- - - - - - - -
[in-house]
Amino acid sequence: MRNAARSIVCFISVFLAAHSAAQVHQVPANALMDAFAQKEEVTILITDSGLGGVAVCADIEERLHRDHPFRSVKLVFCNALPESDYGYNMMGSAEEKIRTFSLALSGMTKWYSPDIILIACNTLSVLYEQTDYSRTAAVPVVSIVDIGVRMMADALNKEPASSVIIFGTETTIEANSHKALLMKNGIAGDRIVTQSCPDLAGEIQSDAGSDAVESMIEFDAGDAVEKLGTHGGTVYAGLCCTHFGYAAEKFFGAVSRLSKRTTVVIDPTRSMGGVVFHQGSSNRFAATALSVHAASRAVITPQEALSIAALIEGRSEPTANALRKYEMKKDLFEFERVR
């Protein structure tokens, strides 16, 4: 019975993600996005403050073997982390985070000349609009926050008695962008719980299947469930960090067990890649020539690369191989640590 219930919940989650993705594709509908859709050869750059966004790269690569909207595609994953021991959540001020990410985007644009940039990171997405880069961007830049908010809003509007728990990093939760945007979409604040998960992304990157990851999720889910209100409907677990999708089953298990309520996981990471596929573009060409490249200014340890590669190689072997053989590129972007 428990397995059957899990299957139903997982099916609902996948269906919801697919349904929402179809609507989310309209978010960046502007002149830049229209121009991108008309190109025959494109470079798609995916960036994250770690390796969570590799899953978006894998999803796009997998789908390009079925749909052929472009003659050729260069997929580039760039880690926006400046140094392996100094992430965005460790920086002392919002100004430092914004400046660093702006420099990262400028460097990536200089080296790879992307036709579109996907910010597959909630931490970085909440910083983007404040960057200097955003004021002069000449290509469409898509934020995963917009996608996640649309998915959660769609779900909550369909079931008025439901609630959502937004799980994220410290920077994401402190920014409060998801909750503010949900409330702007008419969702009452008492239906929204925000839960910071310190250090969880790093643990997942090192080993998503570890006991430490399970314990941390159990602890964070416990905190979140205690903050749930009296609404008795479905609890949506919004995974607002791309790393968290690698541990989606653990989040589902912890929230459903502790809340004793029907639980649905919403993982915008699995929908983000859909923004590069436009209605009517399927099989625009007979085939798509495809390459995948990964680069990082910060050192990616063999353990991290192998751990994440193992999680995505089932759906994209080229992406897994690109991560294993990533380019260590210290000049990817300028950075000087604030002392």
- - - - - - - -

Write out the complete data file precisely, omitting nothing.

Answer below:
[in-house]
Amino acid sequence: MRNAARSIVCFISVFLAAHSAAQVHQVPANALMDAFAQKEEVTILITDSGLGGVAVCADIEERLHRDHPFRSVKLVFCNALPESDYGYNMMGSAEEKIRTFSLALSGMTKWYSPDIILIACNTLSVLYEQTDYSRTAAVPVVSIVDIGVRMMADALNKEPASSVIIFGTETTIEANSHKALLMKNGIAGDRIVTQSCPDLAGEIQSDAGSDAVESMIEFDAGDAVEKLGTHGGTVYAGLCCTHFGYAAEKFFGAVSRLSKRTTVVIDPTRSMGGVVFHQGSSNRFAATALSVHAASRAVITPQEALSIAALIEGRSEPTANALRKYEMKKDLFEFERVR
């Protein structure tokens, strides 16, 4: 019975993600996005403050073997982390985070000349609009926050008695962008719980299947469930960090067990890649020539690369191989640590 219930919940989650993705594709509908859709050869750059966004790269690569909207595609994953021991959540001020990410985007644009940039990171997405880069961007830049908010809003509007728990990093939760945007979409604040998960992304990157990851999720889910209100409907677990999708089953298990309520996981990471596929573009060409490249200014340890590669190689072997053989590129972007 428990397995059957899990299957139903997982099916609902996948269906919801697919349904929402179809609507989310309209978010960046502007002149830049229209121009991108008309190109025959494109470079798609995916960036994250770690390796969570590799899953978006894998999803796009997998789908390009079925749909052929472009003659050729260069997929580039760039880690926006400046140094392996100094992430965005460790920086002392919002100004430092914004400046660093702006420099990262400028460097990536200089080296790879992307036709579109996907910010597959909630931490970085909440910083983007404040960057200097955003004021002069000449290509469409898509934020995963917009996608996640649309998915959660769609779900909550369909079931008025439901609630959502937004799980994220410290920077994401402190920014409060998801909750503010949900409330702007008419969702009452008492239906929204925000839960910071310190250090969880790093643990997942090192080993998503570890006991430490399970314990941390159990602890964070416990905190979140205690903050749930009296609404008795479905609890949506919004995974607002791309790393968290690698541990989606653990989040589902912890929230459903502790809340004793029907639980649905919403993982915008699995929908983000859909923004590069436009209605009517399927099989625009007979085939798509495809390459995948990964680069990082910060050192990616063999353990991290192998751990994440193992999680995505089932759906994209080229992406897994690109991560294993990533380019260590210290000049990817300028950075000087604030002392």